It’s the same mantra I preach to my kids (with varying levels of success). However, sometimes it pays off.
My kids’ generation are (sadly?) used to novels that read more like action movies – dumping them in the action in the first five pages, lest they lose these fickle readers. So when they are reading older, classic novels, I always ask them to suspend judgement, to enjoy the slower pace and stronger character development, the richer vocabulary, the assumption that they have an attention span longer than 30 seconds, and to allow themselves to delve into the story. I love when my sons return to me and tell me that the novel really got better mid-way and that they were pleased to have stuck with it.
So it seems unfair not to follow this advice myself. But, goodness! Sometimes it’s just too much.
I have discovered my penchant for taking a “vacation” from novels I can’t stand – by reading other novels I know I’ll enjoy before returning to the unloved tome awaiting me on my bedside table.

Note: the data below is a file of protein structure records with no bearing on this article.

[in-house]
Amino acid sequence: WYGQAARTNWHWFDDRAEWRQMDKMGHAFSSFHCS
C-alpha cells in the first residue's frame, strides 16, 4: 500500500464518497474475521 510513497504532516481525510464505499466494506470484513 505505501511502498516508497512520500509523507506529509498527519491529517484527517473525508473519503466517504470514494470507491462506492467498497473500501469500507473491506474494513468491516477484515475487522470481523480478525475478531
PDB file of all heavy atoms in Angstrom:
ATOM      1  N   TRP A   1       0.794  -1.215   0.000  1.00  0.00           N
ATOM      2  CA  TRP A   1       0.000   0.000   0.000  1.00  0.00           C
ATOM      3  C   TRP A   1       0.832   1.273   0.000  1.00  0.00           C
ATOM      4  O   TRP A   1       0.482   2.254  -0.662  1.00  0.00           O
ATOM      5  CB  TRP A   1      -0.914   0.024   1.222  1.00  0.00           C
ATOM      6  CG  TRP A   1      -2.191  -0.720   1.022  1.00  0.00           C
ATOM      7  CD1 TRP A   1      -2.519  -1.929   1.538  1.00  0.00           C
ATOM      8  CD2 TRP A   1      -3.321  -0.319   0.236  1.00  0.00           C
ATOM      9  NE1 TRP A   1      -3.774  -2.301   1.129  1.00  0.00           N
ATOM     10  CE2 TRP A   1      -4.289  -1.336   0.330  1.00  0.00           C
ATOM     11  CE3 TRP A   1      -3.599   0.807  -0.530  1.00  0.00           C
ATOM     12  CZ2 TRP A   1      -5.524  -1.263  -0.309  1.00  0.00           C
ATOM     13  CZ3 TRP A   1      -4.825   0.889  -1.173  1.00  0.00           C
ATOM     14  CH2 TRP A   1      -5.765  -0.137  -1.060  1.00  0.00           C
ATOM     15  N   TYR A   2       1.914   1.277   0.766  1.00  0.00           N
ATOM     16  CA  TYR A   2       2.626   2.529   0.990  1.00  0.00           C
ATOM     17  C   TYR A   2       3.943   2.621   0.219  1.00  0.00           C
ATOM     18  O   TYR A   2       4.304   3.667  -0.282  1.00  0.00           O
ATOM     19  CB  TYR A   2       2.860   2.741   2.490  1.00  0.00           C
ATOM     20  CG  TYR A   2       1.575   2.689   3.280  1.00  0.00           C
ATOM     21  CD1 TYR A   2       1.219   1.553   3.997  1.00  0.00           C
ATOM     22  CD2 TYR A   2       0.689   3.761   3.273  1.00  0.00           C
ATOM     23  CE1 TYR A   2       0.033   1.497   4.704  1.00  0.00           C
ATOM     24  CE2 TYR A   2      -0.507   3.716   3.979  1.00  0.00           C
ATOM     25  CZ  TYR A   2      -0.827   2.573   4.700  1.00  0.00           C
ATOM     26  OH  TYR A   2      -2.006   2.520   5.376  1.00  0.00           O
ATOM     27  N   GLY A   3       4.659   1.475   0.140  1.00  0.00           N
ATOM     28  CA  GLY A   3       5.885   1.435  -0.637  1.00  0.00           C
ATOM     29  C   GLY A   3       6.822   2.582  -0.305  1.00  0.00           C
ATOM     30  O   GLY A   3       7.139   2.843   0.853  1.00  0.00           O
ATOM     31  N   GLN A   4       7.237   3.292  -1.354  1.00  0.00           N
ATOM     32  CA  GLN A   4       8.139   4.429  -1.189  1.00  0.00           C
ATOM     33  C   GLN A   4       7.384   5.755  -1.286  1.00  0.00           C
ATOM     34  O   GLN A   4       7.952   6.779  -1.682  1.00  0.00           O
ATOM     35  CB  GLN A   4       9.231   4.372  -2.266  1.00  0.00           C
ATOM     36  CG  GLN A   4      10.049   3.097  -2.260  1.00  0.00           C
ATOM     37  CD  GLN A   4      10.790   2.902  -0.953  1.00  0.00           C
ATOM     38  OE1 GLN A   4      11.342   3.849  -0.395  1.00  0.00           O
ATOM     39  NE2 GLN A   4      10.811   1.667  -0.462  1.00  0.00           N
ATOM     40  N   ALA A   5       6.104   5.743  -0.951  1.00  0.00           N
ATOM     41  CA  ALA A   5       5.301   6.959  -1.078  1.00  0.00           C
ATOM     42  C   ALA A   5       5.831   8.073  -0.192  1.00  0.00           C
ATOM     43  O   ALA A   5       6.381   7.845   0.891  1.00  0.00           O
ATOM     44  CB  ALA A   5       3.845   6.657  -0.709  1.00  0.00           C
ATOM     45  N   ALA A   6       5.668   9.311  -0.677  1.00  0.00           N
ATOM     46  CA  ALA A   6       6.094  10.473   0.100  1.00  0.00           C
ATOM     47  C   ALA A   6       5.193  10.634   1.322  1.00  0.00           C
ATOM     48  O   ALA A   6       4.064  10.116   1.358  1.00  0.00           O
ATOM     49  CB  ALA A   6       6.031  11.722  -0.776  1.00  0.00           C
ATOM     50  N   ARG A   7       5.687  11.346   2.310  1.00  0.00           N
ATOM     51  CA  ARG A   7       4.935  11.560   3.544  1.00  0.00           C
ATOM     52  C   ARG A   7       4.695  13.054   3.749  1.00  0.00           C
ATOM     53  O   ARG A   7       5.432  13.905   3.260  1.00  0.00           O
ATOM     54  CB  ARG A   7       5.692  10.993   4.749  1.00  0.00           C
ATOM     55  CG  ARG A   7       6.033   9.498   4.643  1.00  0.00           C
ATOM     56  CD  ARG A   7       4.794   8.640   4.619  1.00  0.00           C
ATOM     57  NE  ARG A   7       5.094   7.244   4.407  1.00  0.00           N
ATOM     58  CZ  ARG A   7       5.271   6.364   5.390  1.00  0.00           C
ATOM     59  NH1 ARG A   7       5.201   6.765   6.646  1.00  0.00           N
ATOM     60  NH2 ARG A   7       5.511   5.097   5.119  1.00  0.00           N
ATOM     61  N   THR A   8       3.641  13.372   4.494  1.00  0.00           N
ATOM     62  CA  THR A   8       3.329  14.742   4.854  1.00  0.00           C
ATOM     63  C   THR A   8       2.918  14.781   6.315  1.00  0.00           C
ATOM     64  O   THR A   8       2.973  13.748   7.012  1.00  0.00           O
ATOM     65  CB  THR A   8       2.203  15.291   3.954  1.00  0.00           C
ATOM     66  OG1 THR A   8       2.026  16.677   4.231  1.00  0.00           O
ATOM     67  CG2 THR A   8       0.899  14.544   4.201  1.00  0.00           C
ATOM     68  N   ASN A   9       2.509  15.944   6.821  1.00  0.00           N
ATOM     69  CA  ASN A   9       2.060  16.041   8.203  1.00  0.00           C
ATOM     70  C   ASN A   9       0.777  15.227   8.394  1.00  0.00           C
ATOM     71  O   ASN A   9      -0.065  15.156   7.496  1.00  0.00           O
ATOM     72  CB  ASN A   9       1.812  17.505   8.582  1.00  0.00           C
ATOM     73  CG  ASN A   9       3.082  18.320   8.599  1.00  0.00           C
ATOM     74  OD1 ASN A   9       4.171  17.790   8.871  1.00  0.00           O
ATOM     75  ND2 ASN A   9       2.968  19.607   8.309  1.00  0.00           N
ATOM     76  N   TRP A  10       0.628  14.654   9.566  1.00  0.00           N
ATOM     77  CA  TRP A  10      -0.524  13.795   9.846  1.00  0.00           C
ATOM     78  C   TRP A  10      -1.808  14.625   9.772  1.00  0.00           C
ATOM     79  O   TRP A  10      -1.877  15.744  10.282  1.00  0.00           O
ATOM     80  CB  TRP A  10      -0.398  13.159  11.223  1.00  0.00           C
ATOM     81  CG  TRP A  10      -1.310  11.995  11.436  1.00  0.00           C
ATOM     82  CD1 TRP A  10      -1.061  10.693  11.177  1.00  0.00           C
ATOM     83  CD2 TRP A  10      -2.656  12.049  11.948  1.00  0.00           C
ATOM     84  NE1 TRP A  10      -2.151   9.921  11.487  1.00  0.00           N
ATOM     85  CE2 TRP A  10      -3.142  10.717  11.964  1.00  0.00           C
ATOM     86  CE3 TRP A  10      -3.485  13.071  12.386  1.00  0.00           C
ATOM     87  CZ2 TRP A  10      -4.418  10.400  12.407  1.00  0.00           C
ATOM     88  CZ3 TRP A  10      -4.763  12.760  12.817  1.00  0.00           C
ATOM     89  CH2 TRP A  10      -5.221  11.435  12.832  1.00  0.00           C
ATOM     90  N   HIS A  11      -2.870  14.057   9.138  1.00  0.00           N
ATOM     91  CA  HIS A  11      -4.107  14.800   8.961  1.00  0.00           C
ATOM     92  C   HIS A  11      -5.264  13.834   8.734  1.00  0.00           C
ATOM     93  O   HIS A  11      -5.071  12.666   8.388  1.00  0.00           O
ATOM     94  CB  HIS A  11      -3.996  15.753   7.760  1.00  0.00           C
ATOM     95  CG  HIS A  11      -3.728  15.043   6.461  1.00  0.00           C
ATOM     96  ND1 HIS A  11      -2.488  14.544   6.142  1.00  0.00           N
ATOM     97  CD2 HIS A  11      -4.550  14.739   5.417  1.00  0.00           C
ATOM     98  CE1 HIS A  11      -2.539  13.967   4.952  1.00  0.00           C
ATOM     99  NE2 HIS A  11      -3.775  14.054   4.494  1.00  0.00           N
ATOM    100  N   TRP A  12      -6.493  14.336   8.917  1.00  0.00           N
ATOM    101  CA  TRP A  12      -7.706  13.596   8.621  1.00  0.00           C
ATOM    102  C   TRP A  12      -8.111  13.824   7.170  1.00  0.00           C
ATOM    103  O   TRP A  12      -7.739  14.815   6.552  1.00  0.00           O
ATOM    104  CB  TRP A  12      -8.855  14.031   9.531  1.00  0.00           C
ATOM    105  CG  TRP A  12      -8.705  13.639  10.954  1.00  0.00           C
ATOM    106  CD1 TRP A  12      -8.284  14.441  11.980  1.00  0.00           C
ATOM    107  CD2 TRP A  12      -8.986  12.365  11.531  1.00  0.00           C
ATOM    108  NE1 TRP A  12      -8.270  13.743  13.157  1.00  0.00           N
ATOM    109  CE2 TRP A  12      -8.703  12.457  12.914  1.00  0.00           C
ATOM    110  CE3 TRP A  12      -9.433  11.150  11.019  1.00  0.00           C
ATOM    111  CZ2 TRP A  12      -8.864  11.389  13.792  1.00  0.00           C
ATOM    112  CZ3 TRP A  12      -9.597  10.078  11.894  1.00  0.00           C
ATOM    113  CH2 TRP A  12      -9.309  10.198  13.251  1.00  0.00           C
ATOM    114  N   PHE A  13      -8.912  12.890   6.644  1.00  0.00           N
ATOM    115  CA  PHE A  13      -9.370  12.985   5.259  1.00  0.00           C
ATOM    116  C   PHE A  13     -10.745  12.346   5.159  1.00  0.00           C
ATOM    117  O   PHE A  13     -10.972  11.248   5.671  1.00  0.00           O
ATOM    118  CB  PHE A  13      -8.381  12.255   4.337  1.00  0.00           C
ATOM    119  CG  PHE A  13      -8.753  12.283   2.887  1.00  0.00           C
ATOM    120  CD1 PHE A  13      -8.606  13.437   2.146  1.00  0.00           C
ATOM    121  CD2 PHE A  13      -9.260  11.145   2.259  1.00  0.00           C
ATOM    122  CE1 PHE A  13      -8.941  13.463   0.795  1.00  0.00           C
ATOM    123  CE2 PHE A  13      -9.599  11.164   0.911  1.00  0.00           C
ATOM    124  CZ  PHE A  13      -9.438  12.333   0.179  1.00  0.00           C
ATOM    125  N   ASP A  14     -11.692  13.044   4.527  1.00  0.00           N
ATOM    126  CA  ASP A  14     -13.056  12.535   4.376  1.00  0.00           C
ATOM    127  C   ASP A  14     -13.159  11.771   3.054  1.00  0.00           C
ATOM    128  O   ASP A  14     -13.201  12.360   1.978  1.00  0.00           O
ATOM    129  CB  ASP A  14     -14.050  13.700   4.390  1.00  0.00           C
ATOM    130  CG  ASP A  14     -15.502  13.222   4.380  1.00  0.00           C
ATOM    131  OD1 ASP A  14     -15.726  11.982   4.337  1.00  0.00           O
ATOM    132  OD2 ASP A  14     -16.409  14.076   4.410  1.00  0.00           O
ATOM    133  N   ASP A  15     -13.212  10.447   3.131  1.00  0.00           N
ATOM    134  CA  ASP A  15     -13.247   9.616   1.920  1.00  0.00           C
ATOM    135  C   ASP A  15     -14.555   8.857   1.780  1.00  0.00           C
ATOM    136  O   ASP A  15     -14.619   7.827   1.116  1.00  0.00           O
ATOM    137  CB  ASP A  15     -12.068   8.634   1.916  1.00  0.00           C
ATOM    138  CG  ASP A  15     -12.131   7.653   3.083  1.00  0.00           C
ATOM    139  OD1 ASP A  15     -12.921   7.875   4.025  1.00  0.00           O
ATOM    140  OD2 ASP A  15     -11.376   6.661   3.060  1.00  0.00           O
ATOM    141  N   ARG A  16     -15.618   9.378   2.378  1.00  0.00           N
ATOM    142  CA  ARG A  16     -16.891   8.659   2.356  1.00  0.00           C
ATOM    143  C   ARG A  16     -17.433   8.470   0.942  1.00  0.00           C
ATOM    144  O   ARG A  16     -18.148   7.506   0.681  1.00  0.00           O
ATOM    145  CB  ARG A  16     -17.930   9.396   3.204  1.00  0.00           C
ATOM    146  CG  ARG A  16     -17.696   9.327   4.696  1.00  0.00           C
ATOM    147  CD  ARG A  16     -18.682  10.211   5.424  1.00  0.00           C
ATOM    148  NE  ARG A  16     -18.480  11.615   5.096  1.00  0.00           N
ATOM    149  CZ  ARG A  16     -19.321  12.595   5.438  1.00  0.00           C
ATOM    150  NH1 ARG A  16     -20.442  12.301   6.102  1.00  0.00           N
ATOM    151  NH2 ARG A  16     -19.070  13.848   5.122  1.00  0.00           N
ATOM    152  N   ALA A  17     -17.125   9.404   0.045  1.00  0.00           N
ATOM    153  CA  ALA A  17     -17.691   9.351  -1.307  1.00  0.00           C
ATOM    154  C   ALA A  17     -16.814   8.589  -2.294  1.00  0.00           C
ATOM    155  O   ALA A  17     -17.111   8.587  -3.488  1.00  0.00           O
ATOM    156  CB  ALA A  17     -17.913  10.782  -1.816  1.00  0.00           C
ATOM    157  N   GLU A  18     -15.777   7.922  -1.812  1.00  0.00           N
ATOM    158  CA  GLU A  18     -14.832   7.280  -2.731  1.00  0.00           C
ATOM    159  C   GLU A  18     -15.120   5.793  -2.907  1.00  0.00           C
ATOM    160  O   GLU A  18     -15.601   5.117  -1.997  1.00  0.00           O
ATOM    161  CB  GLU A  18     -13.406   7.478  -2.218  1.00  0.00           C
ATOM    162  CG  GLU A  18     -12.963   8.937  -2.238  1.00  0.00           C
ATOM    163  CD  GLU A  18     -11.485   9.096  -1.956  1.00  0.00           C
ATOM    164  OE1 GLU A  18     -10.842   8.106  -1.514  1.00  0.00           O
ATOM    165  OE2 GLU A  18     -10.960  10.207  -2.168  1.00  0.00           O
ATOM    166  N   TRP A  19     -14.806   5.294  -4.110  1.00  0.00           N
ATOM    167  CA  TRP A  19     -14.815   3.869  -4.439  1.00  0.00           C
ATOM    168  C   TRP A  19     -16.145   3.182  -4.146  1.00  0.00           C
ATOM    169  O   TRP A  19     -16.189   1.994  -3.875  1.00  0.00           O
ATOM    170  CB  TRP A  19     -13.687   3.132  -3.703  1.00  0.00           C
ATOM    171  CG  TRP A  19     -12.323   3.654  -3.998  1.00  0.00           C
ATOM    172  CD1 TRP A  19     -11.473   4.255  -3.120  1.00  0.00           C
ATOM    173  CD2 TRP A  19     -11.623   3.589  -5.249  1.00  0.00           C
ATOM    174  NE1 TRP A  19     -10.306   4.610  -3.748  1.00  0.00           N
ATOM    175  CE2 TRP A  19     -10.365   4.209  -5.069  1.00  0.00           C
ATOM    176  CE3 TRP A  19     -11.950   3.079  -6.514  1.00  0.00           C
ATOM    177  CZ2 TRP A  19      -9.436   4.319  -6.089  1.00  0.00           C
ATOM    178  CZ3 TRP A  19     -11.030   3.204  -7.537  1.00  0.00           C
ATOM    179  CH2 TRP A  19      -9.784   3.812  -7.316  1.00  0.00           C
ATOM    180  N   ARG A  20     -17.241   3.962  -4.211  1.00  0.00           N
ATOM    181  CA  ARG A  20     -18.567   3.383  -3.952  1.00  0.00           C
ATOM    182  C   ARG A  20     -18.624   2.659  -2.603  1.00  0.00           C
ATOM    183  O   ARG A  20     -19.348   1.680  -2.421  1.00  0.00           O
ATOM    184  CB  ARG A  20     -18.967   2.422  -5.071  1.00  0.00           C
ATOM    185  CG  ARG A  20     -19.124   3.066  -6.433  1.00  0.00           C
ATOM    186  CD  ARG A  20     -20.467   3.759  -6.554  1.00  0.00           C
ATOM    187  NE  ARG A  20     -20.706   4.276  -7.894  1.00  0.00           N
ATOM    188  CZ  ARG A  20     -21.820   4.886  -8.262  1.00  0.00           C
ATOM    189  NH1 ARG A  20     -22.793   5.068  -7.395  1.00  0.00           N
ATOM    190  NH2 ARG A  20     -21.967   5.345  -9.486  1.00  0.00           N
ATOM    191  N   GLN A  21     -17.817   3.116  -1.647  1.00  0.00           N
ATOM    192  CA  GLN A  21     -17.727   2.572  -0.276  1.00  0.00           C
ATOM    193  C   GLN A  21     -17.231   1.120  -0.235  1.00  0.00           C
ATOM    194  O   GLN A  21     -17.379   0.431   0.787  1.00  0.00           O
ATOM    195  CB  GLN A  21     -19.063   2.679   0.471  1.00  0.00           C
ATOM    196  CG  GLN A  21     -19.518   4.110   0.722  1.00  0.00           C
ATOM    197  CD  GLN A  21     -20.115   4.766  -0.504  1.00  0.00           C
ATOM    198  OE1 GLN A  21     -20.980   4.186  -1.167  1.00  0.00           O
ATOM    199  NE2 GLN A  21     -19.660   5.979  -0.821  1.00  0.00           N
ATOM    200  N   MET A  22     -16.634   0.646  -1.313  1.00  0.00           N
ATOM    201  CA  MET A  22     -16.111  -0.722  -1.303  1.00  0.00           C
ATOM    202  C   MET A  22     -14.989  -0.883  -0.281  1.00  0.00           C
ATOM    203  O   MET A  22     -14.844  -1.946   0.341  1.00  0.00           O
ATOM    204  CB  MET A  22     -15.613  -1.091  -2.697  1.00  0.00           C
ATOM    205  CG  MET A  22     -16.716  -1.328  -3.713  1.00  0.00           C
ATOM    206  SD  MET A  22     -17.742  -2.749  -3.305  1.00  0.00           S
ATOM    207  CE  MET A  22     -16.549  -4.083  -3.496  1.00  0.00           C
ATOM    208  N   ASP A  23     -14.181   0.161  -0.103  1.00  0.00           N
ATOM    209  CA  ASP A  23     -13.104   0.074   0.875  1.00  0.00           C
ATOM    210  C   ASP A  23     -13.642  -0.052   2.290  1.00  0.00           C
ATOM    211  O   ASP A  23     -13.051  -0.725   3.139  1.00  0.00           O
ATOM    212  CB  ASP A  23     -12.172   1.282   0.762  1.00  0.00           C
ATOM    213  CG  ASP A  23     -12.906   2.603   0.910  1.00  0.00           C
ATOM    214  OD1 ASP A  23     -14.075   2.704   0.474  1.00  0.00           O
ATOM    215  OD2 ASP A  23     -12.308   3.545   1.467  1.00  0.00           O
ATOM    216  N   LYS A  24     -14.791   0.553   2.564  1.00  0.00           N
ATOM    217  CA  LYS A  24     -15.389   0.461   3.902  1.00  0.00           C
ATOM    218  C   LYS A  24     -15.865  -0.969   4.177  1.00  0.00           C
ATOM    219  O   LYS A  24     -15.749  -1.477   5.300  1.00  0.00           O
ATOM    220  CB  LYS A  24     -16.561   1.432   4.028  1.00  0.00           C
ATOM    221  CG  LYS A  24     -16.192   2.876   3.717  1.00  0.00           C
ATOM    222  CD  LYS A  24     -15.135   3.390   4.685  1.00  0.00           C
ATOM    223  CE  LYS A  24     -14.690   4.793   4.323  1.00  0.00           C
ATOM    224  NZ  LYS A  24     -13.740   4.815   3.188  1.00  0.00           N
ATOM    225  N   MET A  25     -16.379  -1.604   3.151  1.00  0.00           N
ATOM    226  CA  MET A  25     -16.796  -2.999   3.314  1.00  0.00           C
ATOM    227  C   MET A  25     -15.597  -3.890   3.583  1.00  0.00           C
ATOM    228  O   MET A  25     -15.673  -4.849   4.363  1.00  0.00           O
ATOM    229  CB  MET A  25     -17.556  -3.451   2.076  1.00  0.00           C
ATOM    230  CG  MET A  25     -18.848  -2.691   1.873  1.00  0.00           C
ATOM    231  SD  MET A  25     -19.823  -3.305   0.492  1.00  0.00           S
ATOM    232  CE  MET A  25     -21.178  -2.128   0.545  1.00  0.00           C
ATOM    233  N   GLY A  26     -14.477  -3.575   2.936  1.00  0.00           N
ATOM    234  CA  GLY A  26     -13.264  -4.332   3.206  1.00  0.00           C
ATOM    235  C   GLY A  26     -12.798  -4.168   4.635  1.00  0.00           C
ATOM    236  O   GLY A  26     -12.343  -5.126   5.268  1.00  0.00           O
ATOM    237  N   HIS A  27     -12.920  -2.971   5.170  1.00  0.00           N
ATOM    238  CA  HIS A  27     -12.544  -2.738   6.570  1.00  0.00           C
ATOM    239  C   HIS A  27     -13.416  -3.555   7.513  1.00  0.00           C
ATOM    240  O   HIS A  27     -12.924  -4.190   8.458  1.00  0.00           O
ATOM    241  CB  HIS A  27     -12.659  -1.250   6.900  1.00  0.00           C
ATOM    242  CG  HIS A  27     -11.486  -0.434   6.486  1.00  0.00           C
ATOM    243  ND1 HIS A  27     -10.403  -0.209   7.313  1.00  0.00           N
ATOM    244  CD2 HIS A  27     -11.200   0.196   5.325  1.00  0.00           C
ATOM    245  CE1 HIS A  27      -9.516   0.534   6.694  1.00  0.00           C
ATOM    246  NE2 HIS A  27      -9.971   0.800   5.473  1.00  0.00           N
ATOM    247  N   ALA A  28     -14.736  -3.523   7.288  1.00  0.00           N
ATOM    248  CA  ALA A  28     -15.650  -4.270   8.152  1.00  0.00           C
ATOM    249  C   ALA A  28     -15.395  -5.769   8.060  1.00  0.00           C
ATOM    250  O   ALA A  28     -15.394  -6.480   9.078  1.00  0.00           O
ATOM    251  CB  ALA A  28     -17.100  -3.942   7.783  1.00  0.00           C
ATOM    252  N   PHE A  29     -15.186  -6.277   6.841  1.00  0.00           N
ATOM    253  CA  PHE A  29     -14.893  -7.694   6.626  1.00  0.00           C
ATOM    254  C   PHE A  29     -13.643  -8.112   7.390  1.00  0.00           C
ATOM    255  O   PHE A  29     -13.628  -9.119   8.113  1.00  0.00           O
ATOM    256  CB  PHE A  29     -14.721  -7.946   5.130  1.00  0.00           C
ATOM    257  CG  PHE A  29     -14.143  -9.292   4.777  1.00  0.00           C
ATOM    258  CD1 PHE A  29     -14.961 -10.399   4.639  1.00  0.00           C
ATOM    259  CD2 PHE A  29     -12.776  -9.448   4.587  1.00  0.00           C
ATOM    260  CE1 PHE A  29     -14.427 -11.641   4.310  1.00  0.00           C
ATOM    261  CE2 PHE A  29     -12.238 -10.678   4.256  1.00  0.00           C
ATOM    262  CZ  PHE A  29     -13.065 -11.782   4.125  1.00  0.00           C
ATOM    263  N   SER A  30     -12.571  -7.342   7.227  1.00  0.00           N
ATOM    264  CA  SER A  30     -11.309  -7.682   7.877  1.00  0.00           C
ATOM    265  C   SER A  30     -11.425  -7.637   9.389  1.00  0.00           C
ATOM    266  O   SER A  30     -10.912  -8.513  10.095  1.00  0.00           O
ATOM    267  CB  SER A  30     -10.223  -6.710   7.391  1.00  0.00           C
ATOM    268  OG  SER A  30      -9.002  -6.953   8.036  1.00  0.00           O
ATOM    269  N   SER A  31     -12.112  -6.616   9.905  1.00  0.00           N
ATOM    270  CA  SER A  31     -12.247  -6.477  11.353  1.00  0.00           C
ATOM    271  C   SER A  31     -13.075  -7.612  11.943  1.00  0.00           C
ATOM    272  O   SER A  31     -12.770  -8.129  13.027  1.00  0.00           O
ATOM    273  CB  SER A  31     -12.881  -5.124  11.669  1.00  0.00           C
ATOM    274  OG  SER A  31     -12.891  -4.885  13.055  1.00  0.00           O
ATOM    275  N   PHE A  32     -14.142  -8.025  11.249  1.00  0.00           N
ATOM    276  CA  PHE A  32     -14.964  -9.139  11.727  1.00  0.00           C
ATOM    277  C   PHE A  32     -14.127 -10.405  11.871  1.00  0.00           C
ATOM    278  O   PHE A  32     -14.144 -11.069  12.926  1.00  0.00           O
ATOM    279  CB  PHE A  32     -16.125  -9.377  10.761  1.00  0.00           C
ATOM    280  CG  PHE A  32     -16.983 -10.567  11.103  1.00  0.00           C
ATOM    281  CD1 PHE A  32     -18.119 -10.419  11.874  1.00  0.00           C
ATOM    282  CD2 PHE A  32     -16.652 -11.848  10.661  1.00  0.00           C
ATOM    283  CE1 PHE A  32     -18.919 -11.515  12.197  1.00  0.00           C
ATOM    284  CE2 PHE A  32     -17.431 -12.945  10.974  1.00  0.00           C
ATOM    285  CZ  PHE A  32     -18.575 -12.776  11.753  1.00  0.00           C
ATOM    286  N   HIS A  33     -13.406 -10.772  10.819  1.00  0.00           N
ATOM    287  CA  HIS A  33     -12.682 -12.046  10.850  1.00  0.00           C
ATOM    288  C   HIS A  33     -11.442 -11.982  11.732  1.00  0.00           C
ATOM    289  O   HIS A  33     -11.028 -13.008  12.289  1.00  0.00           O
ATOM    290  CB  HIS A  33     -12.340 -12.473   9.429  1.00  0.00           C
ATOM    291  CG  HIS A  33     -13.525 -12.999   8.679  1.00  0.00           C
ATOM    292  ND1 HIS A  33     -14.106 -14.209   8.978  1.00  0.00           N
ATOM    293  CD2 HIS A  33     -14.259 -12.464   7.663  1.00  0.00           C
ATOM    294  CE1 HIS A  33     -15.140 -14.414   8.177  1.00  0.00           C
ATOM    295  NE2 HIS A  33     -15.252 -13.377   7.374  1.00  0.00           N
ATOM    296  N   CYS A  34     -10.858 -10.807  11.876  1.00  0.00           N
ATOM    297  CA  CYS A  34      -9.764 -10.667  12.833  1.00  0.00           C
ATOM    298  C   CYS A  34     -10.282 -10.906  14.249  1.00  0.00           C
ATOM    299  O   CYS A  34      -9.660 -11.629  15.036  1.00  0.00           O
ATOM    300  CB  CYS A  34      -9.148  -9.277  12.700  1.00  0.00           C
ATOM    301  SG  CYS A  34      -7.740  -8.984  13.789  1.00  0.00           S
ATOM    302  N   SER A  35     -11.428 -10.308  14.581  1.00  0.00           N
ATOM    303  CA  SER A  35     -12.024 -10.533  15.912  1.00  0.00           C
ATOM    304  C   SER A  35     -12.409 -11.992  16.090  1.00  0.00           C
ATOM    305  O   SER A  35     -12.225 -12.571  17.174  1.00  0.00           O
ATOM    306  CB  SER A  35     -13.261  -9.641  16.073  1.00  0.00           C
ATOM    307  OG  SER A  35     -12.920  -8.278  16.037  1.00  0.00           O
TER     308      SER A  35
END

This happened recently with a much-lauded 700-page literary novel. In the end, I hated it,, but no one can claim I didn’t try, hoping (beyond hope, apparently) that it would get better. On the plus side, I took two very amusing ‘vacations’ – interrupting the dull, pretentious novel to read others I really enjoyed.
What about you, readers? Do you finish almost all novels you start, or do you give up easily if it’s not working for you? Do you ever, like me, find yourself taking a ‘vacation’ from your chorelike-reading with more enjoyable novels?